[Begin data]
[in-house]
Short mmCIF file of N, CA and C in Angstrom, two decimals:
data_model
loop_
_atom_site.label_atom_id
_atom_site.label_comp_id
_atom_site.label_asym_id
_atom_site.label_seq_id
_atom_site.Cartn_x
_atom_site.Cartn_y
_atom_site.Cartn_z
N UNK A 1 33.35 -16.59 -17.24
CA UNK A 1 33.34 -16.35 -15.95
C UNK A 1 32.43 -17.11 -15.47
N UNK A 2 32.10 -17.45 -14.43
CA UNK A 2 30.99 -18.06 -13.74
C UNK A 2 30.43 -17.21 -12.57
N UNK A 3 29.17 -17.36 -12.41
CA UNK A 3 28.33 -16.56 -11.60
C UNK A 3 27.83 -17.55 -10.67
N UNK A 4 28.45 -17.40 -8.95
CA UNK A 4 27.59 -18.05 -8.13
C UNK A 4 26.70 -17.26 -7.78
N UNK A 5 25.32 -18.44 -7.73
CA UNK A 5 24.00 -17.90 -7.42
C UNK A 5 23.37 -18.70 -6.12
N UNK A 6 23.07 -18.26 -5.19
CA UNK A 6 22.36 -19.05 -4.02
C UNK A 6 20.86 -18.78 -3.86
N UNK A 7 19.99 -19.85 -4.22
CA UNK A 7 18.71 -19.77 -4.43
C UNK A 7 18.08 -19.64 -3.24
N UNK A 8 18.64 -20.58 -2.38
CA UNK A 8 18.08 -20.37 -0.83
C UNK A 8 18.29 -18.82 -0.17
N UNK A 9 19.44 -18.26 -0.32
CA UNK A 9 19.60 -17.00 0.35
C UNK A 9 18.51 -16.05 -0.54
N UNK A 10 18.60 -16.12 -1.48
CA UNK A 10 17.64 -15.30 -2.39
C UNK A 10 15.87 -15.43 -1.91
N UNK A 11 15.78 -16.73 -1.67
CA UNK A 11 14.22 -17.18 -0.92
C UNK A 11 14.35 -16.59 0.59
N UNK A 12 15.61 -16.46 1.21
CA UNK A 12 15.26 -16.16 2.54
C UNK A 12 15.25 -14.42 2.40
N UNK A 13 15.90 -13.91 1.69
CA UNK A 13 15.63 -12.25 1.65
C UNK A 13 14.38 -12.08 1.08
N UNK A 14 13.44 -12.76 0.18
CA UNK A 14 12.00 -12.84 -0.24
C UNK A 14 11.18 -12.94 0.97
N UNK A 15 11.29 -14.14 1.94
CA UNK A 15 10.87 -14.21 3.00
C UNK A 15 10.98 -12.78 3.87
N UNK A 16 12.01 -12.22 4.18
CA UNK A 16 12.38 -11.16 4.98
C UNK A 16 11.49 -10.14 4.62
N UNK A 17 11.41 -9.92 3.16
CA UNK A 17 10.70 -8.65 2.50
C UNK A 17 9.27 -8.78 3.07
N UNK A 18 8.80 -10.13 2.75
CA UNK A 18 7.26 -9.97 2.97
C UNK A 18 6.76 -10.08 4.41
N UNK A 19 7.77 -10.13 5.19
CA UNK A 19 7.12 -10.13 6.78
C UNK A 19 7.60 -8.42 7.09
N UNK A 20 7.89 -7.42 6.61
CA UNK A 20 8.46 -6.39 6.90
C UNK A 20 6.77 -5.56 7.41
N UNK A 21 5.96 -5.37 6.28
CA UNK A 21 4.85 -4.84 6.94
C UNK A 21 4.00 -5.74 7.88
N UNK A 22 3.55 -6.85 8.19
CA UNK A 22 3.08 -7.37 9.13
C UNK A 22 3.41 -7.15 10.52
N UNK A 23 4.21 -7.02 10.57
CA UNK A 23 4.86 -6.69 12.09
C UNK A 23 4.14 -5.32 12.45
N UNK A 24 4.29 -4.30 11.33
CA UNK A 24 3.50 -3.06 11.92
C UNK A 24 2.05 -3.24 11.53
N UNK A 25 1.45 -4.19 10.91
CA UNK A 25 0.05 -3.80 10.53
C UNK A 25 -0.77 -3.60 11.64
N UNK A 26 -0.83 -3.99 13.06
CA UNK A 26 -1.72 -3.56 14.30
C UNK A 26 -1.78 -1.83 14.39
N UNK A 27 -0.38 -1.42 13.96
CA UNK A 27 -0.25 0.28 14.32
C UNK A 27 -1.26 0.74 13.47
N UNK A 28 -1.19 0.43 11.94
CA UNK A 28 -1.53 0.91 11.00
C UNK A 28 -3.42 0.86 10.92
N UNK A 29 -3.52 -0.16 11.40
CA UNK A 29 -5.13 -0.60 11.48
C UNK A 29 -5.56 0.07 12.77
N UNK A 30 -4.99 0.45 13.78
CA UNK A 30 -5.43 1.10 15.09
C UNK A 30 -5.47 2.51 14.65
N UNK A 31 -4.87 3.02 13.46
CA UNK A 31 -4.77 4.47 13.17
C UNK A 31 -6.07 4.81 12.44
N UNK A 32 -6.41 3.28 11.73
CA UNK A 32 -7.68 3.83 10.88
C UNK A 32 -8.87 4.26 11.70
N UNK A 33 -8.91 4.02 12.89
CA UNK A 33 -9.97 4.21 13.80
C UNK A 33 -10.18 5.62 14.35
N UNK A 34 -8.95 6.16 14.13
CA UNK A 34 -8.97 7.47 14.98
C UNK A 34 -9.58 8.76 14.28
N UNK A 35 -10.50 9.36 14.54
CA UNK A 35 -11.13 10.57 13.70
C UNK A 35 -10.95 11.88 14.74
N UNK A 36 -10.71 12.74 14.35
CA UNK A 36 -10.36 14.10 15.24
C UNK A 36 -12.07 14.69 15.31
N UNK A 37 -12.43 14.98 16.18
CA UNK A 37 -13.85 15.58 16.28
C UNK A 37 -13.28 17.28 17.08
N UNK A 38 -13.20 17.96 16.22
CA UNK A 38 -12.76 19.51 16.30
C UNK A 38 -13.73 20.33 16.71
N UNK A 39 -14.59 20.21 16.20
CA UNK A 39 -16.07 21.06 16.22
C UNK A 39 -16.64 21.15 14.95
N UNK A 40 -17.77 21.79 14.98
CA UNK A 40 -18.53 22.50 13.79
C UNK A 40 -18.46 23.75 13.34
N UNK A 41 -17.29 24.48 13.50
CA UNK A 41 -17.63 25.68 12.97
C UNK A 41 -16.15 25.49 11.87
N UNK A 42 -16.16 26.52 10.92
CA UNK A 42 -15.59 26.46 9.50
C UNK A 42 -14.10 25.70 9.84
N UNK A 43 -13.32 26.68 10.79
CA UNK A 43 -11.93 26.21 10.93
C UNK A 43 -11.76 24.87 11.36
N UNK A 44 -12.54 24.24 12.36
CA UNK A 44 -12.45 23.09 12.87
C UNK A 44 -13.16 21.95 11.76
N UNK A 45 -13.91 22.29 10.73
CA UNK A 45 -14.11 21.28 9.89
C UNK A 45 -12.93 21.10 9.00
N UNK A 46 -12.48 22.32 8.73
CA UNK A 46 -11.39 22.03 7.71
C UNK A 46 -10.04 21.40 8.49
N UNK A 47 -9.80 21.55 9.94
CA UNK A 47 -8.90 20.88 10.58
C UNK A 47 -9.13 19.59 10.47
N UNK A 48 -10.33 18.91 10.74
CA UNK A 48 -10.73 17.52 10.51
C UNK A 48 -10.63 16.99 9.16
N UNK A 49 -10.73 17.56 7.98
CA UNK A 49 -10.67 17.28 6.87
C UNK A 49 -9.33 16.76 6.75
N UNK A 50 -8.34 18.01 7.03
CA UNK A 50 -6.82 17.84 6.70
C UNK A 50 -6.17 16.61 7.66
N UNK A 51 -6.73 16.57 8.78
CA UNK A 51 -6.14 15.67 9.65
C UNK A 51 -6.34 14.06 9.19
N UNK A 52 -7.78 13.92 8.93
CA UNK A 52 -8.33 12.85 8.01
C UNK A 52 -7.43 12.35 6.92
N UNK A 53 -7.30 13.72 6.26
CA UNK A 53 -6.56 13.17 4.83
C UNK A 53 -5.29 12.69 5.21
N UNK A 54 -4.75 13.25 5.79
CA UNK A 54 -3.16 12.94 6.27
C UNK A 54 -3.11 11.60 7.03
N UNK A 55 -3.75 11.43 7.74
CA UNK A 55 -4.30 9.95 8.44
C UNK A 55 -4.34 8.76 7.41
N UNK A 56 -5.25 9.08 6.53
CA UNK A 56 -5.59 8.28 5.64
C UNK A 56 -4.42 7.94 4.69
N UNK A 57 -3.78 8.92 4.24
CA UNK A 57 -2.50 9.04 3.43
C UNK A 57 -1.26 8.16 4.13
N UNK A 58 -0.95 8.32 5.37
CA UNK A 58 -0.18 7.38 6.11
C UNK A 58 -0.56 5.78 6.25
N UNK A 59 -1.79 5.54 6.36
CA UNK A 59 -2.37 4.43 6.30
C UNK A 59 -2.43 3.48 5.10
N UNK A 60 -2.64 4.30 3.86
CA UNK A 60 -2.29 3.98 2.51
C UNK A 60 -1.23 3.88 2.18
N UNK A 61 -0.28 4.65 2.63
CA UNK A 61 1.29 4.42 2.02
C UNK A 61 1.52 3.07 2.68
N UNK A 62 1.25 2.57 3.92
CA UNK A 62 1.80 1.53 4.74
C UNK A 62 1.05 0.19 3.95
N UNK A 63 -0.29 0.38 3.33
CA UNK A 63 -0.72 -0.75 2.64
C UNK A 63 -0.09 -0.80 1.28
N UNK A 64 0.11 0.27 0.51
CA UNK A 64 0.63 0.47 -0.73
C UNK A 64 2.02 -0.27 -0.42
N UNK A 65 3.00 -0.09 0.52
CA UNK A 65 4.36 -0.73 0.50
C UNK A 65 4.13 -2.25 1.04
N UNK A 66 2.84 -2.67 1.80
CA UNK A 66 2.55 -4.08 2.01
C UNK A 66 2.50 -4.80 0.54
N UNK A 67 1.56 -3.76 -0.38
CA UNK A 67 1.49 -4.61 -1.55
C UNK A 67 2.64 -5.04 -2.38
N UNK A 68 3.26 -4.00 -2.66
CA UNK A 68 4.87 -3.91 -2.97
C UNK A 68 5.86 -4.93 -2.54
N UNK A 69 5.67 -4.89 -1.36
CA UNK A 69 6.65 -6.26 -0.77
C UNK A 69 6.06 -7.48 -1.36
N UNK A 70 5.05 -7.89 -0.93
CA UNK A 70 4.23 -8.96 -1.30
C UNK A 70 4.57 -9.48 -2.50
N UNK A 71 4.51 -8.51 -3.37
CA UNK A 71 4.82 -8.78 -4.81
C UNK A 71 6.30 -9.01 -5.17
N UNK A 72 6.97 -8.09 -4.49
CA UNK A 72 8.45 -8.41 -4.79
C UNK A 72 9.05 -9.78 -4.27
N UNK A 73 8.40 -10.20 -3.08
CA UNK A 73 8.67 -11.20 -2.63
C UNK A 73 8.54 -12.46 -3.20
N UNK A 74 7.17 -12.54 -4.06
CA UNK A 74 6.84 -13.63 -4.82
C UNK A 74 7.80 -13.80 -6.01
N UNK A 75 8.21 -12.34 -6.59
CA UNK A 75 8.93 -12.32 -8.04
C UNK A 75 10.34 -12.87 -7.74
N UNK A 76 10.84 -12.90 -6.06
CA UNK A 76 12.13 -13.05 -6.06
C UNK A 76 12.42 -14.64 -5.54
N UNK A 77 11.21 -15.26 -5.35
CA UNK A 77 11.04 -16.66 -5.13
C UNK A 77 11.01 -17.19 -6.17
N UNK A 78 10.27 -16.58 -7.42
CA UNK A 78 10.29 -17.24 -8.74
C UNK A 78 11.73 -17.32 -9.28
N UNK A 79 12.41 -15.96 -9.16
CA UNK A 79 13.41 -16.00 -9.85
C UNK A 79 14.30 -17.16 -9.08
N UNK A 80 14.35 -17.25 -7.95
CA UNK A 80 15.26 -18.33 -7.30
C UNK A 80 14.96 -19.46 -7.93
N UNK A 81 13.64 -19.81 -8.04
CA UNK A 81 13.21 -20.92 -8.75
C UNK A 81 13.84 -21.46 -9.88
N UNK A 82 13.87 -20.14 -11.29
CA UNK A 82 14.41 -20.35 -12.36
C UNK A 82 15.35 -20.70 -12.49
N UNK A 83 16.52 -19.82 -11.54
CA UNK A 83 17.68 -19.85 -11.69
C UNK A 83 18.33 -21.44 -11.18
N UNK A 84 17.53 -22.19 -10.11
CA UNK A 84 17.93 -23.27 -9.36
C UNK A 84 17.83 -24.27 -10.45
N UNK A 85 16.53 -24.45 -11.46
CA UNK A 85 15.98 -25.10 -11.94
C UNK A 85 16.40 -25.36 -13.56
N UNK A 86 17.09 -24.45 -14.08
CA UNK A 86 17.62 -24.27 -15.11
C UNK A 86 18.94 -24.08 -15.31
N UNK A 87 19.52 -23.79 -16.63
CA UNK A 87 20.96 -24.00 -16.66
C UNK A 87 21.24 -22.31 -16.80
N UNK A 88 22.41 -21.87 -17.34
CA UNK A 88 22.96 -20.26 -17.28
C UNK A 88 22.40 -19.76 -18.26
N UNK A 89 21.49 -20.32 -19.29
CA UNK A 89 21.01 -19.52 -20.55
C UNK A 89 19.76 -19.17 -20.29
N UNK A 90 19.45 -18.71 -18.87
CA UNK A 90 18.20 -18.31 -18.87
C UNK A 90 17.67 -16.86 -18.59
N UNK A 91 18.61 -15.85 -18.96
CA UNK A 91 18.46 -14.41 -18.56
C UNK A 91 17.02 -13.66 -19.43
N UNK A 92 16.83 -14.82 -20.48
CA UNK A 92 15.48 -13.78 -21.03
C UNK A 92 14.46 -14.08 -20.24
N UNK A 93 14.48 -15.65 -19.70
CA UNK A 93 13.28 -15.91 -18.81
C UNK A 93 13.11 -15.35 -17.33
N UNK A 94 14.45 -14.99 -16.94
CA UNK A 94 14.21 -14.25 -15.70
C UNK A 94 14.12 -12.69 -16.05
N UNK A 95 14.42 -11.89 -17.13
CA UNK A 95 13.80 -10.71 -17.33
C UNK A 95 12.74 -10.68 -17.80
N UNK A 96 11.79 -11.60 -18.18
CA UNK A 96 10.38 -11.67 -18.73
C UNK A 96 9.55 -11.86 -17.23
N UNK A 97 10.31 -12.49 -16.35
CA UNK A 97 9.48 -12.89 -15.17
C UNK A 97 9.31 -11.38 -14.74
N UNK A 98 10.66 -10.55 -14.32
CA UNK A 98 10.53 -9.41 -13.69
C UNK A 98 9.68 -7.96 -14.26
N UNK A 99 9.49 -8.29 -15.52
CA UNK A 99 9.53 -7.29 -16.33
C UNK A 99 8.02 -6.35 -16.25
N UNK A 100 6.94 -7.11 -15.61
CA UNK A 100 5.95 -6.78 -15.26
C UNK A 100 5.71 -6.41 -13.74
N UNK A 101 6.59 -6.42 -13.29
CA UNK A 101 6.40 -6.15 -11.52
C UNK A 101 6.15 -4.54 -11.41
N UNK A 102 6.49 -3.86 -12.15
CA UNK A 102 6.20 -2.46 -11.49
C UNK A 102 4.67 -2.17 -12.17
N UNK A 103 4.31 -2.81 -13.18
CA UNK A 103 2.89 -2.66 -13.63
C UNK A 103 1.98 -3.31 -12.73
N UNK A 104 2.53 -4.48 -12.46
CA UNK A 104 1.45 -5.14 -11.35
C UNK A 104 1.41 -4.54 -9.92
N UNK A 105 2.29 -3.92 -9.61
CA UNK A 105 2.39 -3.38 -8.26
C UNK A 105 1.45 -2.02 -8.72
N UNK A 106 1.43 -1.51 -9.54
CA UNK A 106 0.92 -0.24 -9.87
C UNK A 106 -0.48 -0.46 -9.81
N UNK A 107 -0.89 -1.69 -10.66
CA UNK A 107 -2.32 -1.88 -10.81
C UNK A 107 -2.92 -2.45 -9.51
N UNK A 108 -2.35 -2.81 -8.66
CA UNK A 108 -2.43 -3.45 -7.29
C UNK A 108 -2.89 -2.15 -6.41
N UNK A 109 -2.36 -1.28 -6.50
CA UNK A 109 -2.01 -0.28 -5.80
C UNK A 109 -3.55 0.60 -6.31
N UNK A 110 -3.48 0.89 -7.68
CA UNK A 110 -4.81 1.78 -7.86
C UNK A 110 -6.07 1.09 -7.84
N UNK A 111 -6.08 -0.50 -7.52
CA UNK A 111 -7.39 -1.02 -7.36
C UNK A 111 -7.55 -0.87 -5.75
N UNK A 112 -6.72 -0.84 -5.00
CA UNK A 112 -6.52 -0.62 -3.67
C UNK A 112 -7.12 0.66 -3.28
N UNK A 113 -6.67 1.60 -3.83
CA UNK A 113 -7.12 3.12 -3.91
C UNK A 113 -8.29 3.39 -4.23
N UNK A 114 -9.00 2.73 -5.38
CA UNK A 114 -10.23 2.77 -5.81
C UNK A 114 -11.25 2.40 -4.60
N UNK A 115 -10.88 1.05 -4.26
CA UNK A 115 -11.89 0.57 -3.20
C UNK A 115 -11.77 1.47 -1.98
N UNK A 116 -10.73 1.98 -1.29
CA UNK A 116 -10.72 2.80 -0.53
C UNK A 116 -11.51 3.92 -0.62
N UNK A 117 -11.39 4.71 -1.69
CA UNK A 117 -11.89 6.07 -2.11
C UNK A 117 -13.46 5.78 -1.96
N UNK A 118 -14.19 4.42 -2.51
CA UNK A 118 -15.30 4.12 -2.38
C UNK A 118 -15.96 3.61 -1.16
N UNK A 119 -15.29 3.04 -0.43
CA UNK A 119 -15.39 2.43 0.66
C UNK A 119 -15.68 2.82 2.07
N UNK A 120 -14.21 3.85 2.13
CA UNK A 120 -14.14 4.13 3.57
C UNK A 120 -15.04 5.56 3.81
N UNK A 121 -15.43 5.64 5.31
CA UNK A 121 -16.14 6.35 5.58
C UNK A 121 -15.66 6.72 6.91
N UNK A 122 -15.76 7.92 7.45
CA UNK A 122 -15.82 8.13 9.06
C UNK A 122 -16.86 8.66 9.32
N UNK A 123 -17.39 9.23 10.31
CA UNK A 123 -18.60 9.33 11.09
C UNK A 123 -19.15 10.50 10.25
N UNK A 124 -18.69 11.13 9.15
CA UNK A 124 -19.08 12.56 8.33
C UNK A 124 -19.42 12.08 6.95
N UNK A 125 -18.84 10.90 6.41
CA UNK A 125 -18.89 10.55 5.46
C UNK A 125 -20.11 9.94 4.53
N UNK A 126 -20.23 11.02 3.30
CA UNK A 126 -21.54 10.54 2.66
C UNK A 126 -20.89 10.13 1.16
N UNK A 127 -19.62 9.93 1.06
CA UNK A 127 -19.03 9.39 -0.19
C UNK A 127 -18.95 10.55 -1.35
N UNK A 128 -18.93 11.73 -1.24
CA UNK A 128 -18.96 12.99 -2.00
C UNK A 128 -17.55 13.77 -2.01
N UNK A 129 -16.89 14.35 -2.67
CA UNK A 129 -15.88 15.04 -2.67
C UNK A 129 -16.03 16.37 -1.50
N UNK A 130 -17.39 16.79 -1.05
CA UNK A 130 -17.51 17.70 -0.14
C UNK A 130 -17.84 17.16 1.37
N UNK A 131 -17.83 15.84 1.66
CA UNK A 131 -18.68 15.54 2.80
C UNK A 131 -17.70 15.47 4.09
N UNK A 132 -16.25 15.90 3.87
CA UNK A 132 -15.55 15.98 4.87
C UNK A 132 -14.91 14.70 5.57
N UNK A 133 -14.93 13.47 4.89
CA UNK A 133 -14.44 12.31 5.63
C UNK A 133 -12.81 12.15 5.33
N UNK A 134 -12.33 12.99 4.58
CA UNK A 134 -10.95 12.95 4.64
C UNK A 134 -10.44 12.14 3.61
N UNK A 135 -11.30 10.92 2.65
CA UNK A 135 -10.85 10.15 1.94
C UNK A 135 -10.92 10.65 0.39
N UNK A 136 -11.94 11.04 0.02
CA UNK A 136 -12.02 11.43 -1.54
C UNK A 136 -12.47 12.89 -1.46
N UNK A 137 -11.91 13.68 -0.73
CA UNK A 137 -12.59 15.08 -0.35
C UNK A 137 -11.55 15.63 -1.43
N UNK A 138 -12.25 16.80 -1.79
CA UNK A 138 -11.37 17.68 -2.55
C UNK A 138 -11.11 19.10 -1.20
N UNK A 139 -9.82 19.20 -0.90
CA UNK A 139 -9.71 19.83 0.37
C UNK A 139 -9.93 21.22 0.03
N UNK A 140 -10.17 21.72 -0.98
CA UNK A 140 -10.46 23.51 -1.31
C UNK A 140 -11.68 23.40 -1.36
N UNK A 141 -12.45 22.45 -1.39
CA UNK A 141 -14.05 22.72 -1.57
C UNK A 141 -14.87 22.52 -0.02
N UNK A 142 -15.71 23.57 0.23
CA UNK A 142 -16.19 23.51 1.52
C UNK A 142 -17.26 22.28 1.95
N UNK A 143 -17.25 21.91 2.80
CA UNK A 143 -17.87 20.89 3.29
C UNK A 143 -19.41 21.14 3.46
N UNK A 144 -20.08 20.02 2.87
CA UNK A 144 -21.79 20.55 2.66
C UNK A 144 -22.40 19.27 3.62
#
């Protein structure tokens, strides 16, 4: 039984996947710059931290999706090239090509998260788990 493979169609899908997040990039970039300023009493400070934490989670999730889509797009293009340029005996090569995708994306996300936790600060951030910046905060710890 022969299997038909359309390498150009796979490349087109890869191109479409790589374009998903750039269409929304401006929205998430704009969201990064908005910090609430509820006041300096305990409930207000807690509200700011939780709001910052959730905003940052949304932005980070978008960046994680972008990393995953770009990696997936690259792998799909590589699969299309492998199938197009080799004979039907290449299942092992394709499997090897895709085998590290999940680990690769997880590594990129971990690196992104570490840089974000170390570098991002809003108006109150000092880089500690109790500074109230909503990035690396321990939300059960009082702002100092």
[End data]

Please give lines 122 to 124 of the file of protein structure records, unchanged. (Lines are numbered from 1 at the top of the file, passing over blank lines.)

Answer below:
C UNK A 37 -13.28 17.28 17.08
N UNK A 38 -13.20 17.96 16.22
CA UNK A 38 -12.76 19.51 16.30